• How can the anonymity of persons (e.g., CRIS employees) be preserved?
  • How should data be stored to rule out the risk of de-anonymization?
  • How can persons make their own decisions about which data they provide and which they do not?
  • What requirements result from the EU General Data Protection Regulation (GDPR), in particular Art. 35 on data protection impact assessment?
  • How should informed consent be structured?
  • What are the consequences of recording behavior that is relevant under criminal law?
Management of research data: CRIS provide a large amount of data that can make special demands on data storage and thus data management (e.g., data preparation and data provision for reuse, metadata). There is also a paradigm shift towards open science. As a result, new research approaches are developed that aim to collect data from research that are used in everyday life, e.g., are collected by CRIS employees to voluntarily make research accessible via internet platforms. In addition, data are increasingly being made available for reanalysis. This entails challenges to ensure the privacy of data when they are stored and made available, among other things, in repositories of research institutions and research data centers that increasingly are organized in a national (or even European) research data infrastructure.

5. The Impact of Open Science

There are various approaches to defining open science, some broader and more inclusive, others more selective, and more or less useful [35]. Some definitions are presented as taxonomies of open practices or principles (e.g., open data, open access and open peer review), others are rather simple yet not very helpful because they raise new questions about concepts, meanings, limits, etc. (“right to use, reuse, modify and redistribute scholarly knowledge” and so on). In its broadest sense, “open science (…) refers to efforts to make the scientific process more open and inclusive for all relevant actors, within and beyond the scientific community, as enabled by digitalisation” [36]. However, [10] cautions that some principles of open science may be “quite underdetermined” and that concepts like “social responsiveness” and the engagement with societal challenges and stakeholders need more specifications.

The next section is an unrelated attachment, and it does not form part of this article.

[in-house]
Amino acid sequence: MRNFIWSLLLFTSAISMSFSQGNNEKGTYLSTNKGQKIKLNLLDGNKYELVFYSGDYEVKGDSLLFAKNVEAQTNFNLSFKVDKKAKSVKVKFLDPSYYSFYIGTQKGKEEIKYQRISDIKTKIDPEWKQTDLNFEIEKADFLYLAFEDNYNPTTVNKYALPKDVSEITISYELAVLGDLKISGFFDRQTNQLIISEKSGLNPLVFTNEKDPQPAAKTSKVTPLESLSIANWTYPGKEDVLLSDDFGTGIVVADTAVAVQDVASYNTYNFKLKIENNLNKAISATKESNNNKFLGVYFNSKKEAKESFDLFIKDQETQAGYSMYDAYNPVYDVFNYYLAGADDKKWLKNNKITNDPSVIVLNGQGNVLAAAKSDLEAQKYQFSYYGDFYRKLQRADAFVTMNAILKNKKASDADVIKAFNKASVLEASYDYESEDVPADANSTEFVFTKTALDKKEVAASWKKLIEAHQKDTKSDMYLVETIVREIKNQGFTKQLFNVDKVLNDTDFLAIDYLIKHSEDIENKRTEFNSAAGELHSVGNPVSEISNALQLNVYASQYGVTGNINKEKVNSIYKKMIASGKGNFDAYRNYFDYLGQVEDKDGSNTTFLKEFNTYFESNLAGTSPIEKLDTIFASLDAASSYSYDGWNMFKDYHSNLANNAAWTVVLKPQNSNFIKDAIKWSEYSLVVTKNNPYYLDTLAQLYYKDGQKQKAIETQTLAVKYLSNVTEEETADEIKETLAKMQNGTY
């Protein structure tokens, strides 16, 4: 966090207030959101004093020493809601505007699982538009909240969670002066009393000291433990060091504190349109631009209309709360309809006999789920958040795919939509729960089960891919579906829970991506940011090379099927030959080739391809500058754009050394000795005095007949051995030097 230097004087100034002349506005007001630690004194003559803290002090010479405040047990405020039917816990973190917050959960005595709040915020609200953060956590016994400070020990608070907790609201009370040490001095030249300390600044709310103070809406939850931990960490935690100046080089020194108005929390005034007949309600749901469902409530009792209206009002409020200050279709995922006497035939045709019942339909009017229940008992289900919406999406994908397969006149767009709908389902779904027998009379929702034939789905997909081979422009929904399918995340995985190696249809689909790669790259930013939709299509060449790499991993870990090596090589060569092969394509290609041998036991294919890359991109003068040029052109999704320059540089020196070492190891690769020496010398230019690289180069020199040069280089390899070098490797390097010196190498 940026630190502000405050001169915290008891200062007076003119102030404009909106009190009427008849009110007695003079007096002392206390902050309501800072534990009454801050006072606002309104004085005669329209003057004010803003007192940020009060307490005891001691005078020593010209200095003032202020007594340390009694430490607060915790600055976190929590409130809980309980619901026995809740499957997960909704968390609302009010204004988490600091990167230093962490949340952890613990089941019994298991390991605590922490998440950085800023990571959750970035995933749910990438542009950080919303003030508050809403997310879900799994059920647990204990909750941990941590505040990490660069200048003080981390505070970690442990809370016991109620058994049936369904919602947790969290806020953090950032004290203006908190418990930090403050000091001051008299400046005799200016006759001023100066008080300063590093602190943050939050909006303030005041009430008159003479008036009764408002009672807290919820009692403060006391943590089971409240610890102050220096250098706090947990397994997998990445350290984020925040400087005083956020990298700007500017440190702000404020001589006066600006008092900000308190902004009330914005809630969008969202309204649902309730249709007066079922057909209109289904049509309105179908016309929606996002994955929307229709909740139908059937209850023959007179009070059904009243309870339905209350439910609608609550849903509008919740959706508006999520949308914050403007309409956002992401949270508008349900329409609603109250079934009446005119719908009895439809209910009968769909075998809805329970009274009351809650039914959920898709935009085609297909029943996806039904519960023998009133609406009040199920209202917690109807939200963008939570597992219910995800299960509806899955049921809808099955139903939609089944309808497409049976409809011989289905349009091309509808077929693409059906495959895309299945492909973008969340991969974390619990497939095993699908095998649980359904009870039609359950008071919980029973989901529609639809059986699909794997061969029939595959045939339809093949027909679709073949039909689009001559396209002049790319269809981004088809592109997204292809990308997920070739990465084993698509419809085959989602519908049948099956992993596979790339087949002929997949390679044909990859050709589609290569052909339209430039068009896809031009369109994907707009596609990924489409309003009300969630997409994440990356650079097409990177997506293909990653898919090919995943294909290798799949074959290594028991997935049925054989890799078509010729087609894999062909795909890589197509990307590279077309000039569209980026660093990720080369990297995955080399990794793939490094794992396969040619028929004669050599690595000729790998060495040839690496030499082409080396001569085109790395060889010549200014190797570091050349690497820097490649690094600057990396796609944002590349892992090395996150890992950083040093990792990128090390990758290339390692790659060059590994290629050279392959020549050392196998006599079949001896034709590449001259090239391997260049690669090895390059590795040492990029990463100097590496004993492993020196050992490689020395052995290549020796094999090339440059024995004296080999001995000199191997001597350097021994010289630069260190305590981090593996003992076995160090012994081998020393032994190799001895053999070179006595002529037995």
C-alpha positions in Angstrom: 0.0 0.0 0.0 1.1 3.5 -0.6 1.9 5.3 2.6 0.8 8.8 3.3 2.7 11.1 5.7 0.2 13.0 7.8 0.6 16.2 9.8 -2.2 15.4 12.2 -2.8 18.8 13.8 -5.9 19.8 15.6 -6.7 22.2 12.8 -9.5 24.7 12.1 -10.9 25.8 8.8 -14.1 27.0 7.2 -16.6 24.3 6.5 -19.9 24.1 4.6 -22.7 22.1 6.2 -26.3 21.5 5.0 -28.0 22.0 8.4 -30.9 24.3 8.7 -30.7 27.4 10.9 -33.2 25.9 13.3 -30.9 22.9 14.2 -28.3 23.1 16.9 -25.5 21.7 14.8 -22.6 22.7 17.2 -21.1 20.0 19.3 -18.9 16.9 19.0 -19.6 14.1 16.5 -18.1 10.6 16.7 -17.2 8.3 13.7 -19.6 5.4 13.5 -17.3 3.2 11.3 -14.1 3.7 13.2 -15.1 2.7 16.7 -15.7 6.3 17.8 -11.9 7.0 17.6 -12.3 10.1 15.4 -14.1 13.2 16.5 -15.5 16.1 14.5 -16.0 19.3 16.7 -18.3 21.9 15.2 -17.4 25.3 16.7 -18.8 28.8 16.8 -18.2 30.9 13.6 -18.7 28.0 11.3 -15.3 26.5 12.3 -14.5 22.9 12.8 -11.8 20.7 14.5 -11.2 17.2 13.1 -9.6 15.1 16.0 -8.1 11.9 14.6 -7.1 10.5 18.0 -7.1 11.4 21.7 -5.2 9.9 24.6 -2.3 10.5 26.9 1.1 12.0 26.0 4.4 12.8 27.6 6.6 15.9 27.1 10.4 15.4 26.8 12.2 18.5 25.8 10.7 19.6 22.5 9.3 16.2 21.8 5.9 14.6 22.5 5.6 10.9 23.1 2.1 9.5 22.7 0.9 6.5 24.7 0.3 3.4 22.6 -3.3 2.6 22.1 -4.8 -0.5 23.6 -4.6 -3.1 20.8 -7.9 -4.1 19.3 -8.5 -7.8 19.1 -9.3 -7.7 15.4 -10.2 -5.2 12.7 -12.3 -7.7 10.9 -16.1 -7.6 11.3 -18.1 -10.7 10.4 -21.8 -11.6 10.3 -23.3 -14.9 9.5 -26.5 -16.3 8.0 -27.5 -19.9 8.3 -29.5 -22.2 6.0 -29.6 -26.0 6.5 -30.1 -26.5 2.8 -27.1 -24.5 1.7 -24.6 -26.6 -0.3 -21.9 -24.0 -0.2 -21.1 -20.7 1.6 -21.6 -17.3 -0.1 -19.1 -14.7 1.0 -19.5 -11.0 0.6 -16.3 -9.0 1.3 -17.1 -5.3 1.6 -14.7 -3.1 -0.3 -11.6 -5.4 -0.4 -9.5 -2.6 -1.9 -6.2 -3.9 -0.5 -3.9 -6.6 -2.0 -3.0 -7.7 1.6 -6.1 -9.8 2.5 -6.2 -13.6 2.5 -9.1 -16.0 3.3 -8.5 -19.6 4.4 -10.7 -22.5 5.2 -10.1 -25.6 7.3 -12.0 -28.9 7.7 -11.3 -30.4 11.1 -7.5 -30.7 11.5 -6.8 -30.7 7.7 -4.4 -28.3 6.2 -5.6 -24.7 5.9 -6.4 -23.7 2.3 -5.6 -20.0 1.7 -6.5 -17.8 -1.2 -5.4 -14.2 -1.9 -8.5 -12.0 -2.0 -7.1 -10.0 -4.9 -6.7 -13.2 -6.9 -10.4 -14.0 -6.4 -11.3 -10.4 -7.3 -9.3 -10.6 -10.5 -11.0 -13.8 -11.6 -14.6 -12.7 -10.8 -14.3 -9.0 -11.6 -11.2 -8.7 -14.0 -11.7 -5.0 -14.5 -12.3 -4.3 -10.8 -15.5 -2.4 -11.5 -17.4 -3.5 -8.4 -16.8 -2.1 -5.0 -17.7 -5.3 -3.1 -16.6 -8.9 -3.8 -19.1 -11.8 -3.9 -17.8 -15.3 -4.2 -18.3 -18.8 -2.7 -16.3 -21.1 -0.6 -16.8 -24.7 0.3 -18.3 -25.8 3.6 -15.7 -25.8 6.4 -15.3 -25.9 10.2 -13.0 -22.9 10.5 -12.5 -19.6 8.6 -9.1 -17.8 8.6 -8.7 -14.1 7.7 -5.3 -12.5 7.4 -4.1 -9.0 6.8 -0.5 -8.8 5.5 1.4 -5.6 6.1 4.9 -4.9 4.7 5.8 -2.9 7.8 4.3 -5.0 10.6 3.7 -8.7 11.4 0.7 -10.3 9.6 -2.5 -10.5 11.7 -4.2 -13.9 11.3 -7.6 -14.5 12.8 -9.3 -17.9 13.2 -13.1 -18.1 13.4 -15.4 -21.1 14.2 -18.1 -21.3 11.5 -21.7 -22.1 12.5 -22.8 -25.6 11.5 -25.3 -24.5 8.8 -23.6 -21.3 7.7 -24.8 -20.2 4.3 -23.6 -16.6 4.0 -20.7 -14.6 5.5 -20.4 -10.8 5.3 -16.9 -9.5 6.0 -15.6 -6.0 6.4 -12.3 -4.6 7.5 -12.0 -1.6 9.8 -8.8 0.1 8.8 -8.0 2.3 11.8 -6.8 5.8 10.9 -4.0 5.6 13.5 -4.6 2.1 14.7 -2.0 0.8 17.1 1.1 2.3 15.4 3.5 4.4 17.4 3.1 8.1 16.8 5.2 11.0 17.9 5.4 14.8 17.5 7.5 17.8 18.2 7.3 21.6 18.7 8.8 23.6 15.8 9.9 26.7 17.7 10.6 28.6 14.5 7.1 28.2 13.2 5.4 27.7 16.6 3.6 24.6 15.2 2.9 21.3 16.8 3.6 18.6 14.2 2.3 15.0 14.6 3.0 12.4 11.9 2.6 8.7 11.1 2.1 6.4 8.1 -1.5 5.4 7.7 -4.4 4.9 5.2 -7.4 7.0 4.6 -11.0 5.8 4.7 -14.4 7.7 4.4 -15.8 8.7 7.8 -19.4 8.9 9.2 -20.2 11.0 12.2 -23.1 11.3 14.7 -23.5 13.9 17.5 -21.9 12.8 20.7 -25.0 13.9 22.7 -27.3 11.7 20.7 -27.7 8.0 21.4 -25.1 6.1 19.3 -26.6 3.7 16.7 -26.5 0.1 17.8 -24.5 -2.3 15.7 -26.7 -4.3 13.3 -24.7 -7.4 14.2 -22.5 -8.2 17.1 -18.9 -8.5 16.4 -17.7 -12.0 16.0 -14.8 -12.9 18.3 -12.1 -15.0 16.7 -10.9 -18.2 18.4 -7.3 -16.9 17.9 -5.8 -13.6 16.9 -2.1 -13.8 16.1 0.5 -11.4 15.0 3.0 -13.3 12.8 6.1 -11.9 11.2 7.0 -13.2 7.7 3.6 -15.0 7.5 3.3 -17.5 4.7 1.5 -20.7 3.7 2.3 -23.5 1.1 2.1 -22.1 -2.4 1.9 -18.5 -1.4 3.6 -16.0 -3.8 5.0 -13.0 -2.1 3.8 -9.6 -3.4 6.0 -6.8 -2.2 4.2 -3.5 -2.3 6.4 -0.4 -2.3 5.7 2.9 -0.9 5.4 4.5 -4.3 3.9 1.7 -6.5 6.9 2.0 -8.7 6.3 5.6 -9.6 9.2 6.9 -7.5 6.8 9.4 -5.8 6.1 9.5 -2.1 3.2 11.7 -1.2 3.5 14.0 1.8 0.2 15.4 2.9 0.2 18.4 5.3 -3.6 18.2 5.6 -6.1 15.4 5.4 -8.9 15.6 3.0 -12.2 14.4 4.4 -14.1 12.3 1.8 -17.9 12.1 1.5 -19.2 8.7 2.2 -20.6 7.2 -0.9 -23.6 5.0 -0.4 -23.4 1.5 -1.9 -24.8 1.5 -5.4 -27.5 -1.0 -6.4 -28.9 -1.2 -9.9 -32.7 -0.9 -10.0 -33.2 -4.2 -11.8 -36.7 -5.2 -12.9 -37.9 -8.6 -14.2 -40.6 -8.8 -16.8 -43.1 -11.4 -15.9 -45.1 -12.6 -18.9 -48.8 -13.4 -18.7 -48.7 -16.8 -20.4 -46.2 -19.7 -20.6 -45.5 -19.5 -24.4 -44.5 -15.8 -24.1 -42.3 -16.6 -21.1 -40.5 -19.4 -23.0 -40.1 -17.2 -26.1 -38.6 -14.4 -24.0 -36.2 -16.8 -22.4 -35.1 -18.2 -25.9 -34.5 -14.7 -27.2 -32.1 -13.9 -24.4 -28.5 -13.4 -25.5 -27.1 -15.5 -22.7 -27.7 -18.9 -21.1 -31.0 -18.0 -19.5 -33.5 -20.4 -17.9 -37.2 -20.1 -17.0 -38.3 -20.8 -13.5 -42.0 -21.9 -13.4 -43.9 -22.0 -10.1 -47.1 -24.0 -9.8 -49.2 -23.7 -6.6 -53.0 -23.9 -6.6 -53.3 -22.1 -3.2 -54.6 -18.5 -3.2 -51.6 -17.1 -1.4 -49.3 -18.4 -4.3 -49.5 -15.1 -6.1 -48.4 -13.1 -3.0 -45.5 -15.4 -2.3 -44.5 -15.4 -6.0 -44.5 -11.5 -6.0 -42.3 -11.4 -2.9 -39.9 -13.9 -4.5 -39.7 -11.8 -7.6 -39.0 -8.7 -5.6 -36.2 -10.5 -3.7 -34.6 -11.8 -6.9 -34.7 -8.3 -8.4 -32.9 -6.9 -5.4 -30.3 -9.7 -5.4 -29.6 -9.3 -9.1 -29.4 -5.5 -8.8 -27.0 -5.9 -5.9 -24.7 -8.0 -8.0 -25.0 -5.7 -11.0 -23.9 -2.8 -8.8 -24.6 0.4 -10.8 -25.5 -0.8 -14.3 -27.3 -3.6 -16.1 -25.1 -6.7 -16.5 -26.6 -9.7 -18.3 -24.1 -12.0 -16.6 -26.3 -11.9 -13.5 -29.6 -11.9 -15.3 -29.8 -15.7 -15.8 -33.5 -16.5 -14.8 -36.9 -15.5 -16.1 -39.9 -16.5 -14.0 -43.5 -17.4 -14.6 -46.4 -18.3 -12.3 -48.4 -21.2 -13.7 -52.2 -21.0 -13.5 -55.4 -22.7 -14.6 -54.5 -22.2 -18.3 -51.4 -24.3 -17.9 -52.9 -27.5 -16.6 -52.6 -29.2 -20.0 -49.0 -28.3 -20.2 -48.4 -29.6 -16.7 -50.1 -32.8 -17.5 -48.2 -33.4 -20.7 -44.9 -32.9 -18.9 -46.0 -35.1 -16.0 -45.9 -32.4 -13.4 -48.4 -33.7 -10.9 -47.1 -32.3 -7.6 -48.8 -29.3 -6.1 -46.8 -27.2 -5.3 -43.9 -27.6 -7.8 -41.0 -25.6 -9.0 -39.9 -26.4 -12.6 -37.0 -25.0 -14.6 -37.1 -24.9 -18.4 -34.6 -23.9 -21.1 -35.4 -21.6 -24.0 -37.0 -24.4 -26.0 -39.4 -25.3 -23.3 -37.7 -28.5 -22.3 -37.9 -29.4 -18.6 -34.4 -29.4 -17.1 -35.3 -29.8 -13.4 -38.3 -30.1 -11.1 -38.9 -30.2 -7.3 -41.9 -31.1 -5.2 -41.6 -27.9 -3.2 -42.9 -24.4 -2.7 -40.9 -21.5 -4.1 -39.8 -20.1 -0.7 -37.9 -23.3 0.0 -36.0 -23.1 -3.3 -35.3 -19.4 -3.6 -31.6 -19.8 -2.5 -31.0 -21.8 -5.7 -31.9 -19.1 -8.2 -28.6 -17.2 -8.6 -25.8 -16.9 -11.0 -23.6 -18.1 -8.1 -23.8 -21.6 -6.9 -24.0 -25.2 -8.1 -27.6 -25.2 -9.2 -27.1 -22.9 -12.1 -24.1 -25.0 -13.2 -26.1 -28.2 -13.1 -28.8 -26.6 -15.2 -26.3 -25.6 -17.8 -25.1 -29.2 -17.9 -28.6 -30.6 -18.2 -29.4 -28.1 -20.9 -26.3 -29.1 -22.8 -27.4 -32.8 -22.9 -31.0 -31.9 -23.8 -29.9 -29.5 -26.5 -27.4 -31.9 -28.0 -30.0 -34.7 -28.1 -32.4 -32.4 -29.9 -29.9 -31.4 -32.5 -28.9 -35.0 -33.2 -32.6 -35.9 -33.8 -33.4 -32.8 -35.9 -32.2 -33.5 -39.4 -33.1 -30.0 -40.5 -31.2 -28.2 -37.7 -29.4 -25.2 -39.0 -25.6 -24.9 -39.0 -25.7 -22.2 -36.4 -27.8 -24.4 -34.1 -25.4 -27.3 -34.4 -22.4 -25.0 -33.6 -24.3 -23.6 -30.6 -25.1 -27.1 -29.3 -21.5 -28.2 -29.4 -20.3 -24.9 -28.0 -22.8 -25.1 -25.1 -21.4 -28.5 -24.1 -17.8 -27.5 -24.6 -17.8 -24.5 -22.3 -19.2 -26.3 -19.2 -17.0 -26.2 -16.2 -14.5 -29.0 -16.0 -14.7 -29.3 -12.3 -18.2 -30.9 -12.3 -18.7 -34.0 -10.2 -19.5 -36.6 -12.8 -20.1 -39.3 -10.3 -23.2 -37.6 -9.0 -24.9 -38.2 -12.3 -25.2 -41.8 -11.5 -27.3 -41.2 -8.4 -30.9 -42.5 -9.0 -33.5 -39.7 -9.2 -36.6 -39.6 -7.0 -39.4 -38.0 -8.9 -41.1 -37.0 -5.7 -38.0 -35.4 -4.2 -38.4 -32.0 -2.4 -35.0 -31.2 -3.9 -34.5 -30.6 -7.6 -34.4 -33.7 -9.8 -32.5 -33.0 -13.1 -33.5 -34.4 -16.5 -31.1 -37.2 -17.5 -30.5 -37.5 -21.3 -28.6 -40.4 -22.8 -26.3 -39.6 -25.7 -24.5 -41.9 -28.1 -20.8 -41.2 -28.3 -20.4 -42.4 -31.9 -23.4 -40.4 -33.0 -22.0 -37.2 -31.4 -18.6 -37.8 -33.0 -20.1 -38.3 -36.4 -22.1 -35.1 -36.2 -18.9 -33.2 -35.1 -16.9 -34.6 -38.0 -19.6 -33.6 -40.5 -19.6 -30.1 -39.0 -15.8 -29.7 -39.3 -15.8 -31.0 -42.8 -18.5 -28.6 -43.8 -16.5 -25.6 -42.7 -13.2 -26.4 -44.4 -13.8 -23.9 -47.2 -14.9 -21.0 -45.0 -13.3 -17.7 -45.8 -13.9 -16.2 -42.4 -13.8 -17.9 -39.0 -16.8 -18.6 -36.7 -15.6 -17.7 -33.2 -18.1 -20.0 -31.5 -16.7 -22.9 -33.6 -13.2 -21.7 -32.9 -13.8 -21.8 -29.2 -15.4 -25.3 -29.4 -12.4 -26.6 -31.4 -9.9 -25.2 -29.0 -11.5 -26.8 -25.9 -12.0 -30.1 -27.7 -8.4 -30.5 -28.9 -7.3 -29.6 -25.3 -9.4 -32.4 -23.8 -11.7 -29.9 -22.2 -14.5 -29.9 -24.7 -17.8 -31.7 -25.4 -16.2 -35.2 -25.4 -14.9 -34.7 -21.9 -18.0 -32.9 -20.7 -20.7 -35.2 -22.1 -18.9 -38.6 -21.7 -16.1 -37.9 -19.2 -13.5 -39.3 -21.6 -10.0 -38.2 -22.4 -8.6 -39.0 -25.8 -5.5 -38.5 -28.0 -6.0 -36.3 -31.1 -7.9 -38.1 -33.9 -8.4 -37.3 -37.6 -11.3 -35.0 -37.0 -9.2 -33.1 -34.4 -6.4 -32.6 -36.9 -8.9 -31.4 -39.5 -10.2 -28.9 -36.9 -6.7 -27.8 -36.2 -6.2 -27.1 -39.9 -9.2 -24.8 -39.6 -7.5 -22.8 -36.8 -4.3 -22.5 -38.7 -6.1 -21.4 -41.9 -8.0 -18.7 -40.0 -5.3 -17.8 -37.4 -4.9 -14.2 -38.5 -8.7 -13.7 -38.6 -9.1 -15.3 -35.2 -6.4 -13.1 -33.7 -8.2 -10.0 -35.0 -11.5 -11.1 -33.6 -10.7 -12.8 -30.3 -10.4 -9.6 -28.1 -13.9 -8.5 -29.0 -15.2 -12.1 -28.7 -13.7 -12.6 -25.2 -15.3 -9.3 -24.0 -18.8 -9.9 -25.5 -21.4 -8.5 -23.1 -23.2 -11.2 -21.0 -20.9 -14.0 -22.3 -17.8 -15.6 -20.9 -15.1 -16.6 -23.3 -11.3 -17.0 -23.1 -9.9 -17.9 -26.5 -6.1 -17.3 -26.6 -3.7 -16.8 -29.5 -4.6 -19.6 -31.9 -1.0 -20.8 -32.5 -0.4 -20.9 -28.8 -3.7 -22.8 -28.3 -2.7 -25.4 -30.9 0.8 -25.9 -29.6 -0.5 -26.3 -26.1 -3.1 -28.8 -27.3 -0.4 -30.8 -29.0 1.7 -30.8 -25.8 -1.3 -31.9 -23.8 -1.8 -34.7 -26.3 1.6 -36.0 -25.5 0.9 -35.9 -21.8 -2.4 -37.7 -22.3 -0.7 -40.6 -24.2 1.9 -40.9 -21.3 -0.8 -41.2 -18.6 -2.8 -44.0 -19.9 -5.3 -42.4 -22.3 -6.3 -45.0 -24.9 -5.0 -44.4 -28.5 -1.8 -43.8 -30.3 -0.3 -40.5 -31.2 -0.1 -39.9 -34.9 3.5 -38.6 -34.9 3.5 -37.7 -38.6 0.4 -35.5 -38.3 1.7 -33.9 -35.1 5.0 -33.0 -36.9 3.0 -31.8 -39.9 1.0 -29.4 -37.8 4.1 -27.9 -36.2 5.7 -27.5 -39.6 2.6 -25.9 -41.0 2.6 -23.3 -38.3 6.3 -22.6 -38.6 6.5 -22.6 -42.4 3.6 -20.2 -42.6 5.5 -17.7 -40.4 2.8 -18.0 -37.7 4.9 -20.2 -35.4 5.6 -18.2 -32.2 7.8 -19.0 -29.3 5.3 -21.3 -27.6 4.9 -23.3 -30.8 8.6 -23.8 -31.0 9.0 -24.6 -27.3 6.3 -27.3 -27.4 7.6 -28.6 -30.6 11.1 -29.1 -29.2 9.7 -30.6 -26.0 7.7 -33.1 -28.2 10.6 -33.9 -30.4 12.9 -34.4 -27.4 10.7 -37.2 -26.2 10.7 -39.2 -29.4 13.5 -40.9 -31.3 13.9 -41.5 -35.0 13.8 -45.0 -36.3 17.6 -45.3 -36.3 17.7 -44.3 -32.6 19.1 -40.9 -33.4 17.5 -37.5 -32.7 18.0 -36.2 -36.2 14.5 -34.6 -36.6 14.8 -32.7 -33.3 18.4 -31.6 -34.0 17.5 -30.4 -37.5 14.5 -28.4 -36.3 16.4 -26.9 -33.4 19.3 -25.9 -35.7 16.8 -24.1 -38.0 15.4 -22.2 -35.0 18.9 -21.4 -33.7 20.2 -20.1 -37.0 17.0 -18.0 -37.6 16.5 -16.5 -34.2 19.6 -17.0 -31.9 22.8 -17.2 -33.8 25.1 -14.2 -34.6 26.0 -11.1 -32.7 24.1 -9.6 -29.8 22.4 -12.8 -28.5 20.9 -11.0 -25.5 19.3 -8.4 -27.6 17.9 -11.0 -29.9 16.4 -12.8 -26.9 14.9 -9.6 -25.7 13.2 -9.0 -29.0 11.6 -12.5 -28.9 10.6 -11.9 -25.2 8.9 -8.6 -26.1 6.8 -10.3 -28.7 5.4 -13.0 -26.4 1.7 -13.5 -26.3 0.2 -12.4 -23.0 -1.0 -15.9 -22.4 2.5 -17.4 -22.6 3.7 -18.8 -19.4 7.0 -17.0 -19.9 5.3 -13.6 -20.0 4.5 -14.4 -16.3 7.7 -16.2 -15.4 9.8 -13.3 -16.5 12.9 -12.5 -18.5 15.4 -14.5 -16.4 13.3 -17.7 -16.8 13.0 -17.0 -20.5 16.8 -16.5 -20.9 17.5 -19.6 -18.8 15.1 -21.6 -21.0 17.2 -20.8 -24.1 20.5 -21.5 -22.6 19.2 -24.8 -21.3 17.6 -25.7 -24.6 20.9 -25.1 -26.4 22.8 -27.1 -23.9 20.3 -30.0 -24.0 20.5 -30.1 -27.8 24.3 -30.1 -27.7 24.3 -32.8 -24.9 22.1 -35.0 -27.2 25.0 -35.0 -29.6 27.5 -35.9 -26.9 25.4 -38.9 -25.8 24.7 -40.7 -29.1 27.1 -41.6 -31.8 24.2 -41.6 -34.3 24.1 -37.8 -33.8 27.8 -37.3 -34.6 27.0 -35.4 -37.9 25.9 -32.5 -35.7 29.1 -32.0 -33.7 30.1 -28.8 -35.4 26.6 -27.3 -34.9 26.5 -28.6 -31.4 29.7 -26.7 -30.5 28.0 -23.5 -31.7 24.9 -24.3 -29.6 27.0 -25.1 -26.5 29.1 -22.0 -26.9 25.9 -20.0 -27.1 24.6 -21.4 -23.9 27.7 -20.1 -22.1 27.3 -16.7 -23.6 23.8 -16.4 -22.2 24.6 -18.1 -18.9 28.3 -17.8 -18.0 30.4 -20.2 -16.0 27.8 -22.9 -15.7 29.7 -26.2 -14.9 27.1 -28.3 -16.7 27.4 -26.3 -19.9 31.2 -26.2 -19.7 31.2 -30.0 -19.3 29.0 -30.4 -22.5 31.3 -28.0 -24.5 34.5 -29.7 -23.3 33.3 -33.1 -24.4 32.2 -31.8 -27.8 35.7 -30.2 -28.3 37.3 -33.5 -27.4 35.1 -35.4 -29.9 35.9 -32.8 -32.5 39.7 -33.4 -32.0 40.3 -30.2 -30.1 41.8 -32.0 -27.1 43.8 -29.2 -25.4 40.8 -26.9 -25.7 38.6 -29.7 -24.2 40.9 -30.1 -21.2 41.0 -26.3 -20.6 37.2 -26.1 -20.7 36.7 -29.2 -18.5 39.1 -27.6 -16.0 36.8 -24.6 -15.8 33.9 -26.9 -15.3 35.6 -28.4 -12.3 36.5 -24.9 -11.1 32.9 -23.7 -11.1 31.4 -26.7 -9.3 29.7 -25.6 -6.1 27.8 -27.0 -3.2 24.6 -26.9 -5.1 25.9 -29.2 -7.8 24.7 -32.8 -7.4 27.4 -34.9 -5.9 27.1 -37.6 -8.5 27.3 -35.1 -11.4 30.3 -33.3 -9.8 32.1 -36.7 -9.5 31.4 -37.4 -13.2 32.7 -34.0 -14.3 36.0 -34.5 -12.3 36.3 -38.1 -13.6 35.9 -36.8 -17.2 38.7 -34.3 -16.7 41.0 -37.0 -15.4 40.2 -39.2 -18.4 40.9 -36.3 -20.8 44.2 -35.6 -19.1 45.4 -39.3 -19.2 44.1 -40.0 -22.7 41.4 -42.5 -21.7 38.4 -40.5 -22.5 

The European Commission defined open science as “the transformation, opening up and democratisation of science, research and innovation” [37], with three objectives:
  • making science more efficient, transparent and interdisciplinary,
  • changing the interaction between science and society,
  • enabling broader societal impact and innovation.
Significant emphasis is placed on research data, especially through the European Open Science Cloud (EOSC) and the preparation of the FP9 funding program [38].
Transparency, removing barriers, is at the heart of Rentier’s concept of open science. Open science, with the words of the former Rector of the University of Liège, “aims to broaden the scope and freedom of use of research results, by facilitating the transfer of information, reducing its costs and, ultimately, preventing exclusion” [39] (p. 30). Good science becomes synonymous with open science, and the link with research ethics is obvious: “it has now become essential to recognize and value researchers’ full commitment to Open Science, and to make it clear how this goodwill will be rewarded in the various evaluations they will have to undergo more and more frequently” (p. 29). Personal commitment and institutional reward and funding systems, as part of the broader research environment, should foster and reinforce each other, in a dialectical and somehow virtuous circle.
This approach is in line with the “norms of openness” as defined 50 years ago by Merton in his Sociology of Science (1973) [40]. Expanding Merton’s principles of open science (communalism, universalism, disinterestedness, originality and skepticism) to the new environment of digital open science means to include, for instance, open access publishing, data sharing, open innovation and citizen (participatory) science in a new concept of academic “ethos of science” [41].
As mentioned above, research ethics is a multidimensional concept, with normative ethics (what is right and wrong, informed consent, harmfulness, etc.), but also other aspects like reproducibility, trust (accountability) and social value (importance and relevance for society). Regarding data acquisition and analysis, for instance, rigorous and careful research data management, based on good practices and standard procedures, is essential to ensure data integrity and transparency [15], while rich and standard data documentation and open data sharing contribute to the accountability and reproducibility of research. Normative ethics about the reuse of data have been summarized in [42], intending to improve the findability, accessibility, interoperability and reuse of digital assets.3